Wednesday, March 31, 2010


Here's a review of a book by Susan Pinker that advances a thesis I have been mulling over for some time: maybe women are less "successful" than men because they have better priorities:
Pinker does more than dryly discuss the biology; she provides example after example of women who have succeeded in this “man’s world” and found it wanting. As Pinker explains, let’s move on past the idea that a woman can’t do the same work as a man, and discuss why she may not want to. Any woman who has wondered if her preferences run counter to the feminist cause should pay close attention here; believing that a woman should have every right to pursue the same goals as men is different from believing that every woman should want to. Time and again, Pinker points out how women have sought those goals, attained them, and then shifted their eyes to a different prize. These “opt out” women can be found, as Pinker states, “in every major university, law, engineering, and accounting firm in North America and Europe” (p. 64). Women are 2.8 times more likely than men to leave science and engineering careers for other occupations and 13 times more likely to exit the labor force entirely. This is not because they are overwhelmed with childcare, either. They leave their careers at every age and every stage of life, whether or not they have families. Pinker concludes with what seems to be an obvious yet ignored truth, that women are autonomous beings who know their own desires. As one woman put it, “…work is not the only thing I do. I have a life” (p. 90).
Personally, I think "success" is a great goal for people who can't think of anything better to do with their lives, but something the rest of us might be better off to avoid. If you can be "successful" on your terms, doing something you like to do, great, but if making more money and climbing the career ladder means sacrificing the things you really love, perhaps you should rethink.


kathy said...

Opportunity to choose is great.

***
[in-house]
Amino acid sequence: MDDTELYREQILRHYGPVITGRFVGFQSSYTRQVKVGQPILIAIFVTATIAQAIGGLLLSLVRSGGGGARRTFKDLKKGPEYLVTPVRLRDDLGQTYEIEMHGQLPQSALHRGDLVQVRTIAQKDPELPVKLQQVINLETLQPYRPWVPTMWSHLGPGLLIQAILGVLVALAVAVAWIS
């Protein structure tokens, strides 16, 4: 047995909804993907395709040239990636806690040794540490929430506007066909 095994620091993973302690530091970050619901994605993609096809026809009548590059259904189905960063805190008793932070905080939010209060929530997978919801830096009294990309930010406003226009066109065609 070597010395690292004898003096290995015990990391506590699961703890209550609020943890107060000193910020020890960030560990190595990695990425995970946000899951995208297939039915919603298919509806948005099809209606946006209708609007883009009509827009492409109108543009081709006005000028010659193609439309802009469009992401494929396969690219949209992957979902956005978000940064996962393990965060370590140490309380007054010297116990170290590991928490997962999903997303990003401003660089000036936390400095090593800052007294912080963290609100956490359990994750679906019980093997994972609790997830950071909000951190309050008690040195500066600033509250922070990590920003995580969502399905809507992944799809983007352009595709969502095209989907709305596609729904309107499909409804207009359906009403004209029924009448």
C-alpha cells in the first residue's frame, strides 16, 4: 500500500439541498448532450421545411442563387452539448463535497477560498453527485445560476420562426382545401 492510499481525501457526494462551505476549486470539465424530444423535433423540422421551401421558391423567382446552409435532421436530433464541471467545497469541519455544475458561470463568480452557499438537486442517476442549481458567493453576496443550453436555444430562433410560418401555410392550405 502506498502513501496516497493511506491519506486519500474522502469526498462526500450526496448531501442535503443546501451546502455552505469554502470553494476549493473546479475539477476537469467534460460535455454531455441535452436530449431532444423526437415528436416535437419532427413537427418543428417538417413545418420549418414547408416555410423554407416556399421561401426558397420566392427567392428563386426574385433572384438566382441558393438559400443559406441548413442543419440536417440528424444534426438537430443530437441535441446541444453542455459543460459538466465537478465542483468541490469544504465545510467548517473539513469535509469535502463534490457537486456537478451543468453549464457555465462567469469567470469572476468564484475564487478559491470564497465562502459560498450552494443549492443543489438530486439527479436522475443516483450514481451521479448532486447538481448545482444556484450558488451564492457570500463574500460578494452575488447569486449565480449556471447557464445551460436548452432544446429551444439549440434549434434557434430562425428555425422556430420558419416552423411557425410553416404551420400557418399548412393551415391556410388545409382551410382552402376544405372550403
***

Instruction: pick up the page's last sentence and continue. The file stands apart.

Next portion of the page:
Lets take up the conversation about what women (and men) want, when we all have the economic and cultural opportunity to freely exercise our choice.

John said...

Completely free choice for everyone is utopian. And I am not sure that it would really make us happier, on average. I suspect that in America today our freedom to make our own lives is already so great that the difficulty of choosing is as great a burden to us as the burden of limits on our choices.

Thomas said...

A slightly analogous case:

Every once and a while, I'll see someone argue that the fact that so many spelling bee champions are home schooled proves that home schooling is superior.

It seems to me that the real problem is that home-schooling will be more likely to allow a child to narrowly focus lots of time on a relatively useless skill, spelling.

That said, you are essentially ignoring the barriers that women see in their workplaces. A woman might not pursue the corner office because she has other priorities, true, but she might also be less inclined to pursue that office because of the obstacles in her way that aren't there for men, thus making those other priorities seem more appealing.

Yes, free choice is utopian, but we can work towards a society where women have the same choices as men, with the same risks and rewards.

John said...

Why on earth would any sane person want a corner office?